Fight for the Right… to Green

Lecture Monitor: Jun. 2012

Vienna's refugee village

Macondo: a community garden in Vienna’s refugee village | Photo: Elke Krasny

Many modern cities can seem like a mass of concrete buildings, neon signs, and pollution. In fortunate cities like Vienna, a combination of culture, tradition and attentive government has drawn a greener picture, with boulevards of shady trees and communal parks. Yet, in some less-fortunate cities, citizens have had to reclaim their “right to green” themselves, like guerilla gardeners.

The exhibition “Hands-On Urbanism 1850-2012: The Right to Green” at the Vienna Centre for Architecture (Architekturzentrum Wien) in MuseumsQuartier explores the roots of this alternative urban idea. It is a history of urban activism with residents participating in the creation of liveable spaces. Among other things, it details how successful solutions in times of crisis are not always planned from the top down, but from the bottom up.

One 1918 placard in the exhibition reflects this sentiment, declaring “Get behind ‘the girl he left behind’ – Join the land army!”, calling citizens to cultivate gardens, like the Schmelz in Vienna’s 15th District. Following WWI, a Settlers’ Movement (Siedlerbewegung) under the new government of “Red Vienna” became a kind of “poor people’s movement” of societal change. Even today, settlements like Rosenhügel in Hietzing demonstrate this solidarity in urban life.

The various examples in the exhibition show that in the wake of rapid urban expansion, economic crisis, or war, city dwellers have often had to make use of their limited resources to make a living. Despite adversity, they have often come up with innovative ideas and actions. This irregular but empowering urbanism from the bottom up is a wide-spread phenomenon of great potential, often even a trigger of change in society and urban space or policy.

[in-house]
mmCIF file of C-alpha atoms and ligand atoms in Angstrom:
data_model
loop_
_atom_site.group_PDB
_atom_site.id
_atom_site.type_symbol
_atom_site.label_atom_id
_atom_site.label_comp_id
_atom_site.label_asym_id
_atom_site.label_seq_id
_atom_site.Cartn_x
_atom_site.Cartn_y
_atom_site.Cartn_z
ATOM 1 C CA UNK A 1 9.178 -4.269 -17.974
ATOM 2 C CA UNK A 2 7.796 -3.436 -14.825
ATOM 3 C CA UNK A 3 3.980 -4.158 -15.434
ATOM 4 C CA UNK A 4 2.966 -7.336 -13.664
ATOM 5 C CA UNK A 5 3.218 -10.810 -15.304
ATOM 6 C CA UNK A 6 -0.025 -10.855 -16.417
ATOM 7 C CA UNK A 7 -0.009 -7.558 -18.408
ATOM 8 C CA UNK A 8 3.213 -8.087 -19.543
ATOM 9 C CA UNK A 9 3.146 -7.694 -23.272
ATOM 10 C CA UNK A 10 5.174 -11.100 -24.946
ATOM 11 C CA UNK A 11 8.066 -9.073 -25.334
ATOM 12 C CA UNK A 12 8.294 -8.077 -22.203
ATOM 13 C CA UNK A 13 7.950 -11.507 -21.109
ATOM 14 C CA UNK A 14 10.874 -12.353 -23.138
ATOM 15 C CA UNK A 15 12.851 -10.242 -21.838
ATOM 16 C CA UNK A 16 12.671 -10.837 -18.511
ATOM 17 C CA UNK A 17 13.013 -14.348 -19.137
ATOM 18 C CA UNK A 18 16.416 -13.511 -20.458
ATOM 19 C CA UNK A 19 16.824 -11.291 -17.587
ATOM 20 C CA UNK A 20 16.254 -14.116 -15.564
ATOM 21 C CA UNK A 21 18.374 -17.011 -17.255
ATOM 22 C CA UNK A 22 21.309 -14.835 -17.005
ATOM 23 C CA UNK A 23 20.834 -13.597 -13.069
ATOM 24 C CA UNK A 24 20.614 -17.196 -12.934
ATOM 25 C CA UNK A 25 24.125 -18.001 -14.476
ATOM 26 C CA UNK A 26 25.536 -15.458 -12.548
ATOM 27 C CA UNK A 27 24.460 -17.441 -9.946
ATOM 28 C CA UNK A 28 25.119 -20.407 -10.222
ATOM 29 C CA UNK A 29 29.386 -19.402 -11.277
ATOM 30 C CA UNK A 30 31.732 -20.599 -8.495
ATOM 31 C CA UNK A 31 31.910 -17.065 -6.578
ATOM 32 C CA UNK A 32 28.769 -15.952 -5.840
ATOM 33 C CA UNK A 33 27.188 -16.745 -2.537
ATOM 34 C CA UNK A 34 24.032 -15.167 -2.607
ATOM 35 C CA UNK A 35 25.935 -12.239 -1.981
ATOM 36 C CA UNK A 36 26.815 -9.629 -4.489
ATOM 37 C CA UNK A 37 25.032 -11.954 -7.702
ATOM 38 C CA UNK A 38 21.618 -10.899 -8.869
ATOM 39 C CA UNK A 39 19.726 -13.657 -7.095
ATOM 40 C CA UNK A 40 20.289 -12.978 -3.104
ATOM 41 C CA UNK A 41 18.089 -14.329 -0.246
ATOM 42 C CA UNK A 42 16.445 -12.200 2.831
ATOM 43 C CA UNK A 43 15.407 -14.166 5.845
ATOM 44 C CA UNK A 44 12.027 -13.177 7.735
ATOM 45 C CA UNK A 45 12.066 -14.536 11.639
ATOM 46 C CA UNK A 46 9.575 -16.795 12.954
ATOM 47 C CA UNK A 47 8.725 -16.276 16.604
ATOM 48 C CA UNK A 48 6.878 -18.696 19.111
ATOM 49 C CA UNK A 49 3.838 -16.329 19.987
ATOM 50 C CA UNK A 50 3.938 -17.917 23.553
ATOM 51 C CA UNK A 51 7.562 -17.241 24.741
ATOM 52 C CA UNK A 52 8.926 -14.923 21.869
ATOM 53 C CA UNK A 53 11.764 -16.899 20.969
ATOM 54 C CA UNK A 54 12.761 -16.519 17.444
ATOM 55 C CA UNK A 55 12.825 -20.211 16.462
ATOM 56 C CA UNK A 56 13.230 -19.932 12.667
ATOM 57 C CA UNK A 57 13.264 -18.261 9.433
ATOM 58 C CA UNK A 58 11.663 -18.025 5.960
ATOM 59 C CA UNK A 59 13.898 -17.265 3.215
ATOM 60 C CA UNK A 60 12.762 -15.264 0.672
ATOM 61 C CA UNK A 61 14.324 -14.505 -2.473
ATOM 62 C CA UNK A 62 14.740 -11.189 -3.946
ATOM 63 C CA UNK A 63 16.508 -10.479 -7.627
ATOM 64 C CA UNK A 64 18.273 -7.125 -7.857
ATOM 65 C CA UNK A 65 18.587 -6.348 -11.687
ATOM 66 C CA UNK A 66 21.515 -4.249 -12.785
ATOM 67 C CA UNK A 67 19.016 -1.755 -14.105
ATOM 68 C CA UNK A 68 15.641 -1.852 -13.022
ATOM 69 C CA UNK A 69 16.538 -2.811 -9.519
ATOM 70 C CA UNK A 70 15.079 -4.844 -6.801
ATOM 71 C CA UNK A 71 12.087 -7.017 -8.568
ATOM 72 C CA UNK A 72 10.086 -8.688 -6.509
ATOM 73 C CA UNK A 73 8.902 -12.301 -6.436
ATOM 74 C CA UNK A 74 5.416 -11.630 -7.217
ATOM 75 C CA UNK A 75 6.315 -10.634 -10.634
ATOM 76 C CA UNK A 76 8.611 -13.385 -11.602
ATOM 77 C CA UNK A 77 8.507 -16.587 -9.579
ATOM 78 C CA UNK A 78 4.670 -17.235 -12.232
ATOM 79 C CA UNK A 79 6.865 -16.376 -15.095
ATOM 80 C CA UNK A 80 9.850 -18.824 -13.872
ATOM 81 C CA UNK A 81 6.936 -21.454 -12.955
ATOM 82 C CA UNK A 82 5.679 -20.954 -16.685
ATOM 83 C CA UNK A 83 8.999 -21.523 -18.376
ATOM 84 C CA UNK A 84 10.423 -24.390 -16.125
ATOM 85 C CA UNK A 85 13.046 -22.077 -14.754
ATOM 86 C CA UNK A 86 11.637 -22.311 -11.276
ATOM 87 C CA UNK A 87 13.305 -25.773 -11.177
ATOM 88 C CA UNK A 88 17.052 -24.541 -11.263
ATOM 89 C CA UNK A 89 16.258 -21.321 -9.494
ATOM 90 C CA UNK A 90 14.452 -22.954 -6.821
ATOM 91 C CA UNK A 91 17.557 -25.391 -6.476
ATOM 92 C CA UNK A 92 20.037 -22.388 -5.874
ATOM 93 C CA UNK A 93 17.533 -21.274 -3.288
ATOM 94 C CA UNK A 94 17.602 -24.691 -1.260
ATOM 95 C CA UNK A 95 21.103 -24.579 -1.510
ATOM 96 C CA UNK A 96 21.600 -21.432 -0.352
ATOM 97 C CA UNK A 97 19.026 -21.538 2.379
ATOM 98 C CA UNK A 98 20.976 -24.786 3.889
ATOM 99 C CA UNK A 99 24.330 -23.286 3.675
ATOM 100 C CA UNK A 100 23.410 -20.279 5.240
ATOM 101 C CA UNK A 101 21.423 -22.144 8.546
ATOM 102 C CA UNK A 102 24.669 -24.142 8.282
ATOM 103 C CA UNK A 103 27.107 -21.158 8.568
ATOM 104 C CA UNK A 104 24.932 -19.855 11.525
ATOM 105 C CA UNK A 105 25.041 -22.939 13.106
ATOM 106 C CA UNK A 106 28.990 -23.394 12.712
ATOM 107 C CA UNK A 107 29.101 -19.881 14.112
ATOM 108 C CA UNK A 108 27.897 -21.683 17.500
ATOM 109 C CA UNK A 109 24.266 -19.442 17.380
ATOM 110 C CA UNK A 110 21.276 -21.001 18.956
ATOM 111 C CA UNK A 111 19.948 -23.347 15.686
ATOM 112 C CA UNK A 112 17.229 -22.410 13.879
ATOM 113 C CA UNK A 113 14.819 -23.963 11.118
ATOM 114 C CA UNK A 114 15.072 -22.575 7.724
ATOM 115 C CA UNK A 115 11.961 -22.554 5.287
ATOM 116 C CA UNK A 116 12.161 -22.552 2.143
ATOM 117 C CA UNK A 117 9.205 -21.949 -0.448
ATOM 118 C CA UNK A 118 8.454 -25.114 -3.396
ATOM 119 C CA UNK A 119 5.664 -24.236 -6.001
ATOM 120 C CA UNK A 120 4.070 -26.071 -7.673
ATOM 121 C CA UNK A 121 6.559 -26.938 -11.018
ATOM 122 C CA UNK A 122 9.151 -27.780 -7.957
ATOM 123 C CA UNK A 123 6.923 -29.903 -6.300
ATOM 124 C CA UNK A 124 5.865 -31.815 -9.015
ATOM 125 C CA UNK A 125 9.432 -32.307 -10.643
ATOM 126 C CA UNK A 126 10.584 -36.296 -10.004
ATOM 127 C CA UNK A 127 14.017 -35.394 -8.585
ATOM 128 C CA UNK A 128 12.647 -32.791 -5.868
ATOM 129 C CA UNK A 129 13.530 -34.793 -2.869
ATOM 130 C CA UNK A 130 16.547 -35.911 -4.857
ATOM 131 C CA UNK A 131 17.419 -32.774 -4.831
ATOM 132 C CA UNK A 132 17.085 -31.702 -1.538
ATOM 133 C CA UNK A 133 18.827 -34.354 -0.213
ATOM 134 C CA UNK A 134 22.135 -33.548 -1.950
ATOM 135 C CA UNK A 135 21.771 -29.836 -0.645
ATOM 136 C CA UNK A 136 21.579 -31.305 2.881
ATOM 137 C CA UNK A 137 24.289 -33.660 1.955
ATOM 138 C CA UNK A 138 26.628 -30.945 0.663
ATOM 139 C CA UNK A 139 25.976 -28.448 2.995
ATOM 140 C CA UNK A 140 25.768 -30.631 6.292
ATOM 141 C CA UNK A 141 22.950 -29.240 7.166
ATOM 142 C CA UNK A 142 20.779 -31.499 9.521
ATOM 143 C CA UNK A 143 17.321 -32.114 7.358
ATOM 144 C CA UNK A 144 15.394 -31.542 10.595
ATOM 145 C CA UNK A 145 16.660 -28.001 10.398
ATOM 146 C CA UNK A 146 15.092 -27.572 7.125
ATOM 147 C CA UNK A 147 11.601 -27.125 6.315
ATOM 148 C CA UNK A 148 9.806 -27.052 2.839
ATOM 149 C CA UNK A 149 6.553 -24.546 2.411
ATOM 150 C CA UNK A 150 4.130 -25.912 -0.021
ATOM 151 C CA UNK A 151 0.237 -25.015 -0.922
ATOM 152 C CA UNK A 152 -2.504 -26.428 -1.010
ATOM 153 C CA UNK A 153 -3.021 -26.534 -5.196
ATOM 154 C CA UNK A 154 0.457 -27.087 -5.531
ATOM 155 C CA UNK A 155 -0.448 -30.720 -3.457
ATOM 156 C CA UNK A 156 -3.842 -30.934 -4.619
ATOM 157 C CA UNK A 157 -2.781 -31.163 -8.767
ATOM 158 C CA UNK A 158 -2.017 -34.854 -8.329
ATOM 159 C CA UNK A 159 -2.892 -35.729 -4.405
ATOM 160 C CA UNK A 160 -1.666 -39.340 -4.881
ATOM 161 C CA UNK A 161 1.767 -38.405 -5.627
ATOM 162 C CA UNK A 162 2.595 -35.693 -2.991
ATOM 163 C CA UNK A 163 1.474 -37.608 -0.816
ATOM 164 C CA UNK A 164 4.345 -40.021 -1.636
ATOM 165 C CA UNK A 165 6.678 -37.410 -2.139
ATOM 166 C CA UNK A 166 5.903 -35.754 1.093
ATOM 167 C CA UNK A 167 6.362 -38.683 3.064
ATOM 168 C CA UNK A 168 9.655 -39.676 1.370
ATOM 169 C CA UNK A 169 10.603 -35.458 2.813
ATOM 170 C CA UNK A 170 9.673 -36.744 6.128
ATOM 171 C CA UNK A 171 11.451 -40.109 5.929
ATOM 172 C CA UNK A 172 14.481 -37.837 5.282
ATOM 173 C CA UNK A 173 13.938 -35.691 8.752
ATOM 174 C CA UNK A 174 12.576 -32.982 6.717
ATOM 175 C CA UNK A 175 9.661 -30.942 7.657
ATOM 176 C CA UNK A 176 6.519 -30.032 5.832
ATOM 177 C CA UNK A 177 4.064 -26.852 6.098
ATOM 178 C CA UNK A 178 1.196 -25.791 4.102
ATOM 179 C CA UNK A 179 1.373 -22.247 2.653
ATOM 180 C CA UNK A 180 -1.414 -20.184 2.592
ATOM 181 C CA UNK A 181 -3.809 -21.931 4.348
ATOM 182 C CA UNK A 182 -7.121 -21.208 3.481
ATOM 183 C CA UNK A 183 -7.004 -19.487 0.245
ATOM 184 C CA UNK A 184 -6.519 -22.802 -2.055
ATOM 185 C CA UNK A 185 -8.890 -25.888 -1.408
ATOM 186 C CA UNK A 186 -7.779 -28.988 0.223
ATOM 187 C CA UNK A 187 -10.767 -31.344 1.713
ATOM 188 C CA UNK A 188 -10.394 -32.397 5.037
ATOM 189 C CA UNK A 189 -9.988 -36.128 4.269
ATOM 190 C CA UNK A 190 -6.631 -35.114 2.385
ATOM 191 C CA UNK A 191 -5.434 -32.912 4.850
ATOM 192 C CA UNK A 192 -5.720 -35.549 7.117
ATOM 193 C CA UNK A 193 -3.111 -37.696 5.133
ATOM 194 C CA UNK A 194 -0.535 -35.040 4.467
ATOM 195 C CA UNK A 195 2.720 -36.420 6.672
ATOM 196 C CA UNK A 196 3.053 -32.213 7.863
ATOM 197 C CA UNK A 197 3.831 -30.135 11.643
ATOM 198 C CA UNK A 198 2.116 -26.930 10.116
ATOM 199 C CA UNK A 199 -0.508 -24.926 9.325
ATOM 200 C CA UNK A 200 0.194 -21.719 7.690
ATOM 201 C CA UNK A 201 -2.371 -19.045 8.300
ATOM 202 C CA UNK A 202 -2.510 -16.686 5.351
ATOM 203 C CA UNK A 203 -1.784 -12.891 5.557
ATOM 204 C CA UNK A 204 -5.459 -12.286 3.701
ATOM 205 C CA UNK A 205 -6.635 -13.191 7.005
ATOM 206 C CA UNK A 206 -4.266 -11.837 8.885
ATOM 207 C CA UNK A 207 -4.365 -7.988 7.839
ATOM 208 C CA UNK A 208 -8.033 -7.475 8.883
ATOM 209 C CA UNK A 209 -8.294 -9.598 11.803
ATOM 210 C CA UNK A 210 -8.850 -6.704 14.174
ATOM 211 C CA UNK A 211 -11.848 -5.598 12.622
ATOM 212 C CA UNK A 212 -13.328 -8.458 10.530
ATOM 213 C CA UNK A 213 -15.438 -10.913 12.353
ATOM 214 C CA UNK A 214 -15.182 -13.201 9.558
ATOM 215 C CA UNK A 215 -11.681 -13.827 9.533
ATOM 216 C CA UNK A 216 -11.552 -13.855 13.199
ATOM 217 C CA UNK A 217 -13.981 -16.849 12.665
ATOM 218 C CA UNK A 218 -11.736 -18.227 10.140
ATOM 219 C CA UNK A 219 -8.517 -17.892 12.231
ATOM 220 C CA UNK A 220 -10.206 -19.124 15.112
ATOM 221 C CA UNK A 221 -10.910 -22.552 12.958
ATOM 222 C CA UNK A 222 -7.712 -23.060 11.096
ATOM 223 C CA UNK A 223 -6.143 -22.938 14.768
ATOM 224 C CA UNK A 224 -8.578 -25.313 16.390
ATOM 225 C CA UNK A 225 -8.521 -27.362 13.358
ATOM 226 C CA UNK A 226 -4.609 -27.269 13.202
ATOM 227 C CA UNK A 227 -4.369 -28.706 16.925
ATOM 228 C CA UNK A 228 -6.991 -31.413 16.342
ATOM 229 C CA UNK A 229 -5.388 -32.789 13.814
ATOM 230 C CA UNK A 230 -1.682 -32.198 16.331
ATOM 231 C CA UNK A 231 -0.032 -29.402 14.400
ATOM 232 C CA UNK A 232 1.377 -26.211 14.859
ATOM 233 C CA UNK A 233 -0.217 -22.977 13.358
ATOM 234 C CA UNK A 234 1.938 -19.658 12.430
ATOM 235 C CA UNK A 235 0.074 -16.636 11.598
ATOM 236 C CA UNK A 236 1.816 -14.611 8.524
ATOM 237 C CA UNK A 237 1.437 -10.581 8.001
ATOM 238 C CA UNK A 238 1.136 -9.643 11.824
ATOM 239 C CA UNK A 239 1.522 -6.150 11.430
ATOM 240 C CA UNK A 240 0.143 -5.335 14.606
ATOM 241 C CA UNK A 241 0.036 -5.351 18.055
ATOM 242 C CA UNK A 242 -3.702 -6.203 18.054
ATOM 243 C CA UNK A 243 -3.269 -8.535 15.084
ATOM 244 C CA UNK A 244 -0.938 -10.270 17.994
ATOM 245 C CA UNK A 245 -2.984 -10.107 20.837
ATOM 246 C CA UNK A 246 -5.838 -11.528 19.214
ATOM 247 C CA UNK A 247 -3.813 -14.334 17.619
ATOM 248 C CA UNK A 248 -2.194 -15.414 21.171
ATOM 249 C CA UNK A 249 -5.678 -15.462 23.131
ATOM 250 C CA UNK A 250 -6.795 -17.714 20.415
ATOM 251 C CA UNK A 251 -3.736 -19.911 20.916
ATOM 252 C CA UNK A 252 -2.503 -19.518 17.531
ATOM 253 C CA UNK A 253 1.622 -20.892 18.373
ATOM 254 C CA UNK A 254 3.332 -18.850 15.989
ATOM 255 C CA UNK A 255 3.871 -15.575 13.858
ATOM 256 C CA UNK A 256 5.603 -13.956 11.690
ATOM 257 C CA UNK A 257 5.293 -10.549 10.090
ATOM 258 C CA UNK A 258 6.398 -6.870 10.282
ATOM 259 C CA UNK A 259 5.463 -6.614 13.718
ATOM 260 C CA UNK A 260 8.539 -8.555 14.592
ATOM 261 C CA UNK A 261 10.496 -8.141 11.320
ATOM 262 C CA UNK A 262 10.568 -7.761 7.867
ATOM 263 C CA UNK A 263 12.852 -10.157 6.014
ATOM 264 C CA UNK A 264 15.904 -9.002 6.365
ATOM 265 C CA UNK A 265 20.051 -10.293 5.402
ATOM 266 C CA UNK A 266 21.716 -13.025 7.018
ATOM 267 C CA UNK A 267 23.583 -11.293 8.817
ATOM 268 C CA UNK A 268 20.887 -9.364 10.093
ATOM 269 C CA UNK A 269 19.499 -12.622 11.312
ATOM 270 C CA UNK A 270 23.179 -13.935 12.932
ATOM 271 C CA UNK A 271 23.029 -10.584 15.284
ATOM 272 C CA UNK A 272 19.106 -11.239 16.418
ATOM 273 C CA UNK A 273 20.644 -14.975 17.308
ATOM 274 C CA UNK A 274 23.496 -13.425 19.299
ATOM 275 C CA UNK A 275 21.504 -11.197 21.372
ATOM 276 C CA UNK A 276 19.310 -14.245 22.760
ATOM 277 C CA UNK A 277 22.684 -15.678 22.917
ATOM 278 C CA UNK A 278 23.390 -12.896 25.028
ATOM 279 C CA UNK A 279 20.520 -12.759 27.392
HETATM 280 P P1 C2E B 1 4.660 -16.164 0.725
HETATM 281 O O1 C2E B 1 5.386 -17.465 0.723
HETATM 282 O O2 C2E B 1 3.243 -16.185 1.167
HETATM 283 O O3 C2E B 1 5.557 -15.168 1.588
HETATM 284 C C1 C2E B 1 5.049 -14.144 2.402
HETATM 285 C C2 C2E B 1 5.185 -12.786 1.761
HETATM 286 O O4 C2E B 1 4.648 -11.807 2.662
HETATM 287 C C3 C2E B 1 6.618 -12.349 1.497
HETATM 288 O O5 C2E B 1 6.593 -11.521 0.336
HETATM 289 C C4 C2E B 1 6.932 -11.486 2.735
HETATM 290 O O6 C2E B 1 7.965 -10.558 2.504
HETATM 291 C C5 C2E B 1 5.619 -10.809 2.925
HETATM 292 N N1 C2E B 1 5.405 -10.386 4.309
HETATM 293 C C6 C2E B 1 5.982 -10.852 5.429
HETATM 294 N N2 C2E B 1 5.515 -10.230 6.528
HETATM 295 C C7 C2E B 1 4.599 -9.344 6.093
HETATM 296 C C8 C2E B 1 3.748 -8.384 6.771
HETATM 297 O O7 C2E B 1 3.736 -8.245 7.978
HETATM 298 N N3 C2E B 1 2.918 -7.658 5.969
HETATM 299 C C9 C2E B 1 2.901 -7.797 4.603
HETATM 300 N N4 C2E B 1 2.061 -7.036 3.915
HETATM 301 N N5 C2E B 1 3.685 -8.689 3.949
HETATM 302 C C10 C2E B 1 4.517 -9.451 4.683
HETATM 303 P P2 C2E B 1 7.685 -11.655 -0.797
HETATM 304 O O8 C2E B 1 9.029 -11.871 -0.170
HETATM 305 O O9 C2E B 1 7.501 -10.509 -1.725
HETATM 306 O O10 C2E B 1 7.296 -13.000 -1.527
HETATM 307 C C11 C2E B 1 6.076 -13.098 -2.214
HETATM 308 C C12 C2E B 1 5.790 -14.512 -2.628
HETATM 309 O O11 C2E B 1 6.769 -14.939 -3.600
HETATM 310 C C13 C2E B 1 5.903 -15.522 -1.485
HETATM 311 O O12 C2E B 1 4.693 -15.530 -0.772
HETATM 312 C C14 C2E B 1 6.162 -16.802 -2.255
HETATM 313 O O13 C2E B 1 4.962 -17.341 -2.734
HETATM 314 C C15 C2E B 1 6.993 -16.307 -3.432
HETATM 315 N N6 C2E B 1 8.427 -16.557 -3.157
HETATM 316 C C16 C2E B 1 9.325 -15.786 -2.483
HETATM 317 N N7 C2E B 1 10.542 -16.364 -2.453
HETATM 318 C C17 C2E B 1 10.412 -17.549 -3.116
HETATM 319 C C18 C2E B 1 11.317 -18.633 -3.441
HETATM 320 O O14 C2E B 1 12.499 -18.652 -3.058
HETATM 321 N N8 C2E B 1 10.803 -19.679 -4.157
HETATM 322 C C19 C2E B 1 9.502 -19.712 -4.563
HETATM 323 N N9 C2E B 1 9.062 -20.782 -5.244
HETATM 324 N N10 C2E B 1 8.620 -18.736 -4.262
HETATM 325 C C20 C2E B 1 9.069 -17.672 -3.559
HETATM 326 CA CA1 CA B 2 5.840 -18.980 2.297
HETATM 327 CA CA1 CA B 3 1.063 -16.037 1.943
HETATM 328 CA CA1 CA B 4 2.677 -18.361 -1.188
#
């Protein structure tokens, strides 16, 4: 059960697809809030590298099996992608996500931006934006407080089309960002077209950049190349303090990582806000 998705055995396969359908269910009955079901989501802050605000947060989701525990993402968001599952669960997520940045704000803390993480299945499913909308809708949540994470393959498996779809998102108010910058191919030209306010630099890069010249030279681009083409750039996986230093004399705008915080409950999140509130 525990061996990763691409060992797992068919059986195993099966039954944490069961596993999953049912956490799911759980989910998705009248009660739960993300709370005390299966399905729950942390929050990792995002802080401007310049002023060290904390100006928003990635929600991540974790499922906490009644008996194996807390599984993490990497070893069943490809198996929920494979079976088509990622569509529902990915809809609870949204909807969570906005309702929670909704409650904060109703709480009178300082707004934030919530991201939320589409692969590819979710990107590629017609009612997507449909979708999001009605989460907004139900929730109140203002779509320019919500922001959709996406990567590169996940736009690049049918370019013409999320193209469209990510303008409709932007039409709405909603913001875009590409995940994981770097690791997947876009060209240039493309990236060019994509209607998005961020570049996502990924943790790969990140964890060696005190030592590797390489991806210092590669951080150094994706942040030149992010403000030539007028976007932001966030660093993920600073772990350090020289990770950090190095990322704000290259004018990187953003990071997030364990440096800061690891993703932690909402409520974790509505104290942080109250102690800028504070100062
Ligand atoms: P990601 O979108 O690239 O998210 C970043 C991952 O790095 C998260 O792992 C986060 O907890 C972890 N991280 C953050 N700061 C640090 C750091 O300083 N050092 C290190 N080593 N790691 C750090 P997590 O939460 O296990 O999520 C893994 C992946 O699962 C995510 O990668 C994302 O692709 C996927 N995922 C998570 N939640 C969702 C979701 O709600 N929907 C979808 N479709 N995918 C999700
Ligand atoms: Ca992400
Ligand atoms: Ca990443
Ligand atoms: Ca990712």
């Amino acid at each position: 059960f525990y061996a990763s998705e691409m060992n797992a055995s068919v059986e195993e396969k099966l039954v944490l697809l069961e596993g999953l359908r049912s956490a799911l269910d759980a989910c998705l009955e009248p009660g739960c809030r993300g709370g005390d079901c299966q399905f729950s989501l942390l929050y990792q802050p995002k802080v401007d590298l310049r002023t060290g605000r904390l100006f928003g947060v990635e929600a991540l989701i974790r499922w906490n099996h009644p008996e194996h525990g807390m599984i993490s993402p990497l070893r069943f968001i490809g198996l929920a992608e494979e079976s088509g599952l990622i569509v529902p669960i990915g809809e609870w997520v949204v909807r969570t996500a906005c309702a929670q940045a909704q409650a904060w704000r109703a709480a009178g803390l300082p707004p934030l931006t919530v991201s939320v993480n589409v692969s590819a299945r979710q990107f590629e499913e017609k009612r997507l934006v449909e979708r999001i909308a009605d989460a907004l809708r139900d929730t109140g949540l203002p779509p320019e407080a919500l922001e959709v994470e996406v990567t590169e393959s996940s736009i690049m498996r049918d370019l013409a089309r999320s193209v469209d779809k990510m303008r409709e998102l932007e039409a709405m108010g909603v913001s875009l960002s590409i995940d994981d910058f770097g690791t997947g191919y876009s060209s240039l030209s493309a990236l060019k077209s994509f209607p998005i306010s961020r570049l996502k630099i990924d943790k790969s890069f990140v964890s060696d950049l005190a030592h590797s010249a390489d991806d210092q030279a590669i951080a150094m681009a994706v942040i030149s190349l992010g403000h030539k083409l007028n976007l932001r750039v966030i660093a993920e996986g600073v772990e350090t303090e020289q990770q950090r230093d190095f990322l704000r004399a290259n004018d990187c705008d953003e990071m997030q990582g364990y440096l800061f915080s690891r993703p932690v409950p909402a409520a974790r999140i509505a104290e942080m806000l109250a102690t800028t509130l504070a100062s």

Wedged between the Ostautobahn, a waste management plant, and the Danube in Simmering lies one of Vienna’s best examples of this grassroots urbanism: Macondo, a multi-ethnic village of refuge for asylum seekers and an informal community garden. Refugee bungalows built around artillery barracks at the edge of the city, the grounds today include an additional integration house, apartment blocks, and a community garden.

Abroad, the “allotment garden movement” (Kleingarten– or Schrebergartenbewegung) started in Germany and spread throughout Central Europe, and several others in Latin America: Ecuador, Brazil, Mexico, and urban farming in Cuba following the collapse of the USSR.

A recent Viennese example not covered in the exhibition is Jedlersdorf near Floridsdorf, where students of the Vienna Agricultural University (Universität für Bodenkultur) have occupied a tract of land – instead of a building – for growing vegetables.

The message of the exhibition is an optimistic one. Through the creative resistance implied in the name of the “Right to Green” – facing opposition, eviction or destruction of green space – these activities and networks serve as living models of how to reclaim and use urban spaces.

With the challenges of globalisation, the exhibition is a call to reconfirming the elemental ties between people and the land.

Hands-On Urbanism 1850–2012
Through 25 June
Architekturzentrum Wien
7., Museumsplatz 1
www.azw.at

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